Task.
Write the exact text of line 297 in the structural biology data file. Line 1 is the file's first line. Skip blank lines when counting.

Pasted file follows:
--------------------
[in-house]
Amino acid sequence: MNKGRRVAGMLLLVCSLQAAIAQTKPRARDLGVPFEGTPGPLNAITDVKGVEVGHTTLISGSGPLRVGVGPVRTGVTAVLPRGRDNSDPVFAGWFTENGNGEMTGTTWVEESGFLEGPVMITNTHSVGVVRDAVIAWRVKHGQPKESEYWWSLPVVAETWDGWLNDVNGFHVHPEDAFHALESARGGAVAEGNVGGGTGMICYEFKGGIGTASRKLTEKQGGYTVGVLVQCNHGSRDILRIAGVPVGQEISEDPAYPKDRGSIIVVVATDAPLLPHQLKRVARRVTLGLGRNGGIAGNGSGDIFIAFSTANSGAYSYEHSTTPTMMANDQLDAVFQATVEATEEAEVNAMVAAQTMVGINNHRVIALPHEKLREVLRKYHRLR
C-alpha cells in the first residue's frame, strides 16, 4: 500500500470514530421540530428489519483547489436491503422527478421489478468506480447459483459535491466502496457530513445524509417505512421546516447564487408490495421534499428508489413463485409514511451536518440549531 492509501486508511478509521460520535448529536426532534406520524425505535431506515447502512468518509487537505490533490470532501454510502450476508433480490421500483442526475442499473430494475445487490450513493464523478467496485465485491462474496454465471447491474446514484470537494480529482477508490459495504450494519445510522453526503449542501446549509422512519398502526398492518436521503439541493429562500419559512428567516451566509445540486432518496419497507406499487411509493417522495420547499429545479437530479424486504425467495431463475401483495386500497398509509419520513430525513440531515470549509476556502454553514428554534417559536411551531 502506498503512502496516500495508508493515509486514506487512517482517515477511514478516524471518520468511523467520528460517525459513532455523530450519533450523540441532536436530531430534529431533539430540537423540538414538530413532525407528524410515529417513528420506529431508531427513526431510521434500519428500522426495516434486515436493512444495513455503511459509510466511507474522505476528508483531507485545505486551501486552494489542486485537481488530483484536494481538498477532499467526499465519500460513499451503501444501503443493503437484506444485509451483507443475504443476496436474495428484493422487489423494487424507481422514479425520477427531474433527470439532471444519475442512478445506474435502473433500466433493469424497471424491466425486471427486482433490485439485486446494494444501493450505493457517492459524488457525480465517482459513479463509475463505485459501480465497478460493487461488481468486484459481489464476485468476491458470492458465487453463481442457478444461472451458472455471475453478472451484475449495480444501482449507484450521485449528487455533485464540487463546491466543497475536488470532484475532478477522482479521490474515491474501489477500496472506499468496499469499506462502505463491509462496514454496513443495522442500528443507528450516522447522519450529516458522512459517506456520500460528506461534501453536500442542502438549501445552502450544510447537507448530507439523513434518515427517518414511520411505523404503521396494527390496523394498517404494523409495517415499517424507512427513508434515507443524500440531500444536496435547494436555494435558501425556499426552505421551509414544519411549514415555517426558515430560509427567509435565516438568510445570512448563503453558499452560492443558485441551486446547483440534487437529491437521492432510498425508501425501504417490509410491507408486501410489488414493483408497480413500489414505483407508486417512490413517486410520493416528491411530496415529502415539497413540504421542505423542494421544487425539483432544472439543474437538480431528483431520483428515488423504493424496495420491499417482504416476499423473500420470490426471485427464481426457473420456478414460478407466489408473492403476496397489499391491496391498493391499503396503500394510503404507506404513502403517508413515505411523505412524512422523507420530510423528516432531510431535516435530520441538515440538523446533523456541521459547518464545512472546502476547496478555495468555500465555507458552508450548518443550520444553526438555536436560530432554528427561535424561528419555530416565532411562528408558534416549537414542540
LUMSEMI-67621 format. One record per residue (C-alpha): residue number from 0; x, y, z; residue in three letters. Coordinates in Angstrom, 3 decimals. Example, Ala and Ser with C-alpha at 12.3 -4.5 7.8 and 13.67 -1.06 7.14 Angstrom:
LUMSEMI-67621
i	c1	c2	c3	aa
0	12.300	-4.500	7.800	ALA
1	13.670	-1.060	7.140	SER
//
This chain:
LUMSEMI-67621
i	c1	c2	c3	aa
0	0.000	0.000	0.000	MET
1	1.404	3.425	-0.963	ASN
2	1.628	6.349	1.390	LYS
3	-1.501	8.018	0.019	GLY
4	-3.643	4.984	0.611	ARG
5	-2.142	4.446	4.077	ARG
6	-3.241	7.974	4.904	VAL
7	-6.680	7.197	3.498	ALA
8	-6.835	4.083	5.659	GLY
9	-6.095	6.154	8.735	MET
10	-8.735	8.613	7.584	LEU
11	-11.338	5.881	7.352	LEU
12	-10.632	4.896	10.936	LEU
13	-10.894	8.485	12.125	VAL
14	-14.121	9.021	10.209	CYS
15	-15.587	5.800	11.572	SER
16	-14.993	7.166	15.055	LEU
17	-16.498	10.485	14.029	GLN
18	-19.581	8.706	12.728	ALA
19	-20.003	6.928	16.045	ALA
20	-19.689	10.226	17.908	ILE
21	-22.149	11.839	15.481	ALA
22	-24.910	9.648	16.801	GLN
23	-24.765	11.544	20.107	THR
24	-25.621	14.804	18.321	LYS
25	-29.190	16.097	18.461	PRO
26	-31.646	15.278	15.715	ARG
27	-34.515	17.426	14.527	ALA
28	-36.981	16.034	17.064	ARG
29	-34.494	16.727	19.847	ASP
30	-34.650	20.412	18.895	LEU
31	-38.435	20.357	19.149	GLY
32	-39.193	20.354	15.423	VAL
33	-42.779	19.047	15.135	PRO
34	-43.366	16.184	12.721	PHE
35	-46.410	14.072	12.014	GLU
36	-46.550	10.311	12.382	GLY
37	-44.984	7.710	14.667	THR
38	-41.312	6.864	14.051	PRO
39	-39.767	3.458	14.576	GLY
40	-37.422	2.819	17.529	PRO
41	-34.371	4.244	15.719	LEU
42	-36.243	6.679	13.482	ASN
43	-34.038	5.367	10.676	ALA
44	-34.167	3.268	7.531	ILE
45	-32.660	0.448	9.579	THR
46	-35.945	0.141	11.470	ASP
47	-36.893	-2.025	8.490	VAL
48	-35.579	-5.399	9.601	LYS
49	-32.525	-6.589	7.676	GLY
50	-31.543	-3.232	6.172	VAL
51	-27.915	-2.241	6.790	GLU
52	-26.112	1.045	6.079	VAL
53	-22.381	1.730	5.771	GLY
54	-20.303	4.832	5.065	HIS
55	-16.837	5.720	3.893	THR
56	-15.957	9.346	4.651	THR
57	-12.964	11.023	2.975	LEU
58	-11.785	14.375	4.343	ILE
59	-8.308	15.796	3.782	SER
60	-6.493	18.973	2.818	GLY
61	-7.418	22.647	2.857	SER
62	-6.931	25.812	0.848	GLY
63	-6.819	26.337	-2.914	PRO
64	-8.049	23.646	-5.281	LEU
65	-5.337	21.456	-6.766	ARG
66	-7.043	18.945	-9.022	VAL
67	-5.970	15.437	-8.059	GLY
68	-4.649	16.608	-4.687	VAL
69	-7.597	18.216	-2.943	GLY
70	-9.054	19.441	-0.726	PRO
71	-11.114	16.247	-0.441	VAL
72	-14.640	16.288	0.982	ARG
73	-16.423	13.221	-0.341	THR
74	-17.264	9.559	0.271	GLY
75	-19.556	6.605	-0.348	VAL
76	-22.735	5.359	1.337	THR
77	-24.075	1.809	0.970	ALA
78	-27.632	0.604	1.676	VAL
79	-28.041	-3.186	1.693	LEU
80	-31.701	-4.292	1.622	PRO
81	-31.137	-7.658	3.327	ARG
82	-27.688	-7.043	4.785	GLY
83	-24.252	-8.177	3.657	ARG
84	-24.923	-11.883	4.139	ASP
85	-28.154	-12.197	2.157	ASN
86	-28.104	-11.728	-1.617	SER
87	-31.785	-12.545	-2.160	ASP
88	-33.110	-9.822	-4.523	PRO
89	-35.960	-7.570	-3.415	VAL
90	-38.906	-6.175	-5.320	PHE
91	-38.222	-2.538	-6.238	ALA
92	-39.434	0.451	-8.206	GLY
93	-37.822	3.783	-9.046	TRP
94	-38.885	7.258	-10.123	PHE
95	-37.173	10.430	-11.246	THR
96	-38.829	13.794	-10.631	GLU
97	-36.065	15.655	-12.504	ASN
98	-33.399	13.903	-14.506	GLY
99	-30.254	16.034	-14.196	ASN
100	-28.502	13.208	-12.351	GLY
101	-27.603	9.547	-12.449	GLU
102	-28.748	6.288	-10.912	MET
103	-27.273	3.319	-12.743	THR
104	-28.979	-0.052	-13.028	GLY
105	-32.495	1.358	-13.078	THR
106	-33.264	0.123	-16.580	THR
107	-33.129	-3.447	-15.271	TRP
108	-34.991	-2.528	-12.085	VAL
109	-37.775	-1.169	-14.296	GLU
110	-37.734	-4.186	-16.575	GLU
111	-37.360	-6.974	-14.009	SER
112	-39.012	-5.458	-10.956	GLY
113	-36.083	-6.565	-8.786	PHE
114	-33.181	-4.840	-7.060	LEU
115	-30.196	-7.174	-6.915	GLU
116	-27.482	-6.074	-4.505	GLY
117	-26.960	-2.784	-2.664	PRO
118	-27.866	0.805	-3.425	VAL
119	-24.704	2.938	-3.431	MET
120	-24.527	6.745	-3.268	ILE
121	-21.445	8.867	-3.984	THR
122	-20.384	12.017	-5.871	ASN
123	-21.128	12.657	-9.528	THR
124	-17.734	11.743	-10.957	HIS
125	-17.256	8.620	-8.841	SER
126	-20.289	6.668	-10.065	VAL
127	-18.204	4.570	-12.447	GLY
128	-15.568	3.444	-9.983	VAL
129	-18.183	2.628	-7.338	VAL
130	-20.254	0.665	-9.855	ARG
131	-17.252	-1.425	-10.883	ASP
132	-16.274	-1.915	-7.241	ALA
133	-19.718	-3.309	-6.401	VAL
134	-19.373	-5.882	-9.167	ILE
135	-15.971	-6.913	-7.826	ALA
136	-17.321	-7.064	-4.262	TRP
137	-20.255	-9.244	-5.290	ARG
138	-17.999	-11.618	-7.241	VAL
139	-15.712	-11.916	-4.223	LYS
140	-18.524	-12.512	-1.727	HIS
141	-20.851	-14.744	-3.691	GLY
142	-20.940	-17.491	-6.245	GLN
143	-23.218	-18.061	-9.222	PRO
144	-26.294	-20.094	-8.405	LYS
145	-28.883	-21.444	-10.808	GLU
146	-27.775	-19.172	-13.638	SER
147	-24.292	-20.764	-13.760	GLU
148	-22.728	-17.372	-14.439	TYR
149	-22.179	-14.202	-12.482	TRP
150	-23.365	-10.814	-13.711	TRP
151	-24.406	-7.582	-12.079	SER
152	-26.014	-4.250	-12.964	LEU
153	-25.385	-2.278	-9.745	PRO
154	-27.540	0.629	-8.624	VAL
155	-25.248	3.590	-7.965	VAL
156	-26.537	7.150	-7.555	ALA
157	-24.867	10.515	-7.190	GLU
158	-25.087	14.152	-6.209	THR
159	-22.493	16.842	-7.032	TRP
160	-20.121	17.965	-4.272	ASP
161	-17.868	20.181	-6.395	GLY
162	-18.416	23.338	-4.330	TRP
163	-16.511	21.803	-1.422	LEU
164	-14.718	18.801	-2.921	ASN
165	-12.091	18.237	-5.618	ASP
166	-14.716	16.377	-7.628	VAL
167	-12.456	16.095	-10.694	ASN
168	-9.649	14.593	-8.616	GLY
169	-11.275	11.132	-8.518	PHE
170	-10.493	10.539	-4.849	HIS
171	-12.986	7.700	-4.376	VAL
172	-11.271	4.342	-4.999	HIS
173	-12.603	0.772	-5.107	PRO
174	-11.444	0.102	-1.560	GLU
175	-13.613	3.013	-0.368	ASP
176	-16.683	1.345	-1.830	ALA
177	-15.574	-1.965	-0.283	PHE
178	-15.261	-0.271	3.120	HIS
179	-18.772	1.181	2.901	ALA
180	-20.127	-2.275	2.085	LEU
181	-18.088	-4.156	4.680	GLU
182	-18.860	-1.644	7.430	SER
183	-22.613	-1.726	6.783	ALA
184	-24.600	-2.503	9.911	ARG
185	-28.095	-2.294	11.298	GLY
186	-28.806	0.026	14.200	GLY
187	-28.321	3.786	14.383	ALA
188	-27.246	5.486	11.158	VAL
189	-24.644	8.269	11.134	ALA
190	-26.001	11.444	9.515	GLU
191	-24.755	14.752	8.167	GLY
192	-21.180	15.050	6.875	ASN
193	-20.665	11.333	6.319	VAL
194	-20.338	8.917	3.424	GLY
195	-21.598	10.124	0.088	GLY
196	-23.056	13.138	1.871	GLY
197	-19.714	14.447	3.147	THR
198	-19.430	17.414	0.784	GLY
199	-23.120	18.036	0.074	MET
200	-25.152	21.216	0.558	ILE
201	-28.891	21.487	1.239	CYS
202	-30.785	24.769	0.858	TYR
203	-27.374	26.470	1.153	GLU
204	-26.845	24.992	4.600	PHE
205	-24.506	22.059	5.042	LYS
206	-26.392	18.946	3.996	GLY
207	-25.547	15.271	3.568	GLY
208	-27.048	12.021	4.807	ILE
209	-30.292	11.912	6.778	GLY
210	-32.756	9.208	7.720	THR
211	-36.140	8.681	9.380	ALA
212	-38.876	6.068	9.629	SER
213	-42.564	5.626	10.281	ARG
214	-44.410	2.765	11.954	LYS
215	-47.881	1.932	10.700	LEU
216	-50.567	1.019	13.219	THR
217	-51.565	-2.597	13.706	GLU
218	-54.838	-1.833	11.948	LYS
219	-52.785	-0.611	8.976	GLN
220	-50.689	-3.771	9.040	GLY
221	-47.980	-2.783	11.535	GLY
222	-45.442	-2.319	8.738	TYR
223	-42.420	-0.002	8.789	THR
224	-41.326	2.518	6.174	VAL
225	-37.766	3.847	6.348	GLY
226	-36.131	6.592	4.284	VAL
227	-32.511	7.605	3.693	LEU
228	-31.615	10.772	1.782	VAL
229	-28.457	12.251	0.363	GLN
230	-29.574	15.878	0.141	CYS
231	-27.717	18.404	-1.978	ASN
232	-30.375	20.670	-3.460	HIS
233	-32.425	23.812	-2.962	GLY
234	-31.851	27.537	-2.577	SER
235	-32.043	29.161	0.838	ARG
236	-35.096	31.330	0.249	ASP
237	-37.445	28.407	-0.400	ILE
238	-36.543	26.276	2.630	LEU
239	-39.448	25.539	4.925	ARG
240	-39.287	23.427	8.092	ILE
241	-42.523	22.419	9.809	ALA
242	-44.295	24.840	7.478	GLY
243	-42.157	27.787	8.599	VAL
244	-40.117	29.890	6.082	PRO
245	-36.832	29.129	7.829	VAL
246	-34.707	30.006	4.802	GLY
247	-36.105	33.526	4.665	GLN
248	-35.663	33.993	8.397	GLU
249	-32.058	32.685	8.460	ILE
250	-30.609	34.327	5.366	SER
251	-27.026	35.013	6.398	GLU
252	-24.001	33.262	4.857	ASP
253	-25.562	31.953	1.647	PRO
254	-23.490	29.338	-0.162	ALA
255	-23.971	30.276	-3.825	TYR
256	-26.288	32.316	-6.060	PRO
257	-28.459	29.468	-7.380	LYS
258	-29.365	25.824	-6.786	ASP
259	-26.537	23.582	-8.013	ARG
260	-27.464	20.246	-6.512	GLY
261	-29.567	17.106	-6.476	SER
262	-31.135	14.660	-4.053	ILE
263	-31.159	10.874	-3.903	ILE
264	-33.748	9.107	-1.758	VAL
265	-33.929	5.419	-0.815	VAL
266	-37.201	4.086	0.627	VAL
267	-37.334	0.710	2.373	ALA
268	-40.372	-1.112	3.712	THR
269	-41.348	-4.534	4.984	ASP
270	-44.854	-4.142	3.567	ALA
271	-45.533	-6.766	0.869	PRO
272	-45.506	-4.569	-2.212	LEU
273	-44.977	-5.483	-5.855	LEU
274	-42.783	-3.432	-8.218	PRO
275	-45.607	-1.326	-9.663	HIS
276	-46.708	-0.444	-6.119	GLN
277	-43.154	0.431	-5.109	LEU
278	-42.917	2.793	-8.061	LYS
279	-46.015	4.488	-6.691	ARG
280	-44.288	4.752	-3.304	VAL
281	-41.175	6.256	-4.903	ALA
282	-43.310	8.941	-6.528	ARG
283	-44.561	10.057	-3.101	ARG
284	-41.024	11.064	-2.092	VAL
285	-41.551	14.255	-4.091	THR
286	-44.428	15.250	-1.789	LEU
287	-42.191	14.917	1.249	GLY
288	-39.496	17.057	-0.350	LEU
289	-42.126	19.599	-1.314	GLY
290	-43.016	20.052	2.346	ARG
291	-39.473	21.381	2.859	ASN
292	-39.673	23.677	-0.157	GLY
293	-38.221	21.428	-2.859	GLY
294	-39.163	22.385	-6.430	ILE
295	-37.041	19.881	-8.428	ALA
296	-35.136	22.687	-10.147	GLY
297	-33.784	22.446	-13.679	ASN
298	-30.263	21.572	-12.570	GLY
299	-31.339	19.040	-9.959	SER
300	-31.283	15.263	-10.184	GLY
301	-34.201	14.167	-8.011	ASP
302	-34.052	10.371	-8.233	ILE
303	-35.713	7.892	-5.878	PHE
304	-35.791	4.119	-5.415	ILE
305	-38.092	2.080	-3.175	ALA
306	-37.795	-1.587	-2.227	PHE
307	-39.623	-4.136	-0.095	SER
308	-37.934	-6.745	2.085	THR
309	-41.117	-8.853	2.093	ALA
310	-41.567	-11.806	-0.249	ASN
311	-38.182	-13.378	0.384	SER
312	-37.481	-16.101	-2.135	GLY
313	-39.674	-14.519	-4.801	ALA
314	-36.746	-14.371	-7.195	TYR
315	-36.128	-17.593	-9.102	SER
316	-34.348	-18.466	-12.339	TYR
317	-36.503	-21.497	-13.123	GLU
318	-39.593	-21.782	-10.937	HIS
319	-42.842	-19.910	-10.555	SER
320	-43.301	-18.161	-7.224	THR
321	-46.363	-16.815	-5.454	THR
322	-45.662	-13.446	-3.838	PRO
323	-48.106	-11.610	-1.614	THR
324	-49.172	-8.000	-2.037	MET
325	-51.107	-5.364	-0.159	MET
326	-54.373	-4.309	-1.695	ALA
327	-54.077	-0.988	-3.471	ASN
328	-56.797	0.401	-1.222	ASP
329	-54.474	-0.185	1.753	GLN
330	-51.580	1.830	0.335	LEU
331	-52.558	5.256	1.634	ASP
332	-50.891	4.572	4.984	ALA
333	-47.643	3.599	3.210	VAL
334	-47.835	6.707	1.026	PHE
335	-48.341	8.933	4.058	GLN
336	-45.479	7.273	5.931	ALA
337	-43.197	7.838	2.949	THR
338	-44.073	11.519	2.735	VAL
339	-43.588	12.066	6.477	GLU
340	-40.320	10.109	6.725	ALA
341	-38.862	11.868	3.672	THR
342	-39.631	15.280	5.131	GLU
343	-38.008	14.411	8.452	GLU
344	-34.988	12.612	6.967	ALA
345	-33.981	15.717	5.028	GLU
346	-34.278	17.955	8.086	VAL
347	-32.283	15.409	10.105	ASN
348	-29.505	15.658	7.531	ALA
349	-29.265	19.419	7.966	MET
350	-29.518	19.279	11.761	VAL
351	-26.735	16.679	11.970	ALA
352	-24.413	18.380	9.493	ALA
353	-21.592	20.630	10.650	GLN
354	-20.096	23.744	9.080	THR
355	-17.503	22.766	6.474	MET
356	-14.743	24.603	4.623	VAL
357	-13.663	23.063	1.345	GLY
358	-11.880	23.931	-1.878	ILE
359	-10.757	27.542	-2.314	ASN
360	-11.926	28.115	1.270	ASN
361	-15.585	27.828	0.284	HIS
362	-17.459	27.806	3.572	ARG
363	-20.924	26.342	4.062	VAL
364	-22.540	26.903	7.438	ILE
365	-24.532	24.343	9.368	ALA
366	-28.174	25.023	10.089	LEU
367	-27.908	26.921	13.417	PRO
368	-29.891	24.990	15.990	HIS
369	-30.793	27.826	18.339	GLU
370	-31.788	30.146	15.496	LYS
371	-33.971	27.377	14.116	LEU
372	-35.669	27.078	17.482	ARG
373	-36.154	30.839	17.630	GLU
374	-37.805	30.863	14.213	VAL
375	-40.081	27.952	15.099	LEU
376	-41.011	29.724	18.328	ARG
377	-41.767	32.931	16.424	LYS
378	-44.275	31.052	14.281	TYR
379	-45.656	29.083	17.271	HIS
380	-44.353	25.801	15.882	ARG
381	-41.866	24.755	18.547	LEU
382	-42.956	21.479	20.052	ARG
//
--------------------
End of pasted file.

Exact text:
284	-41.024	11.064	-2.092	VAL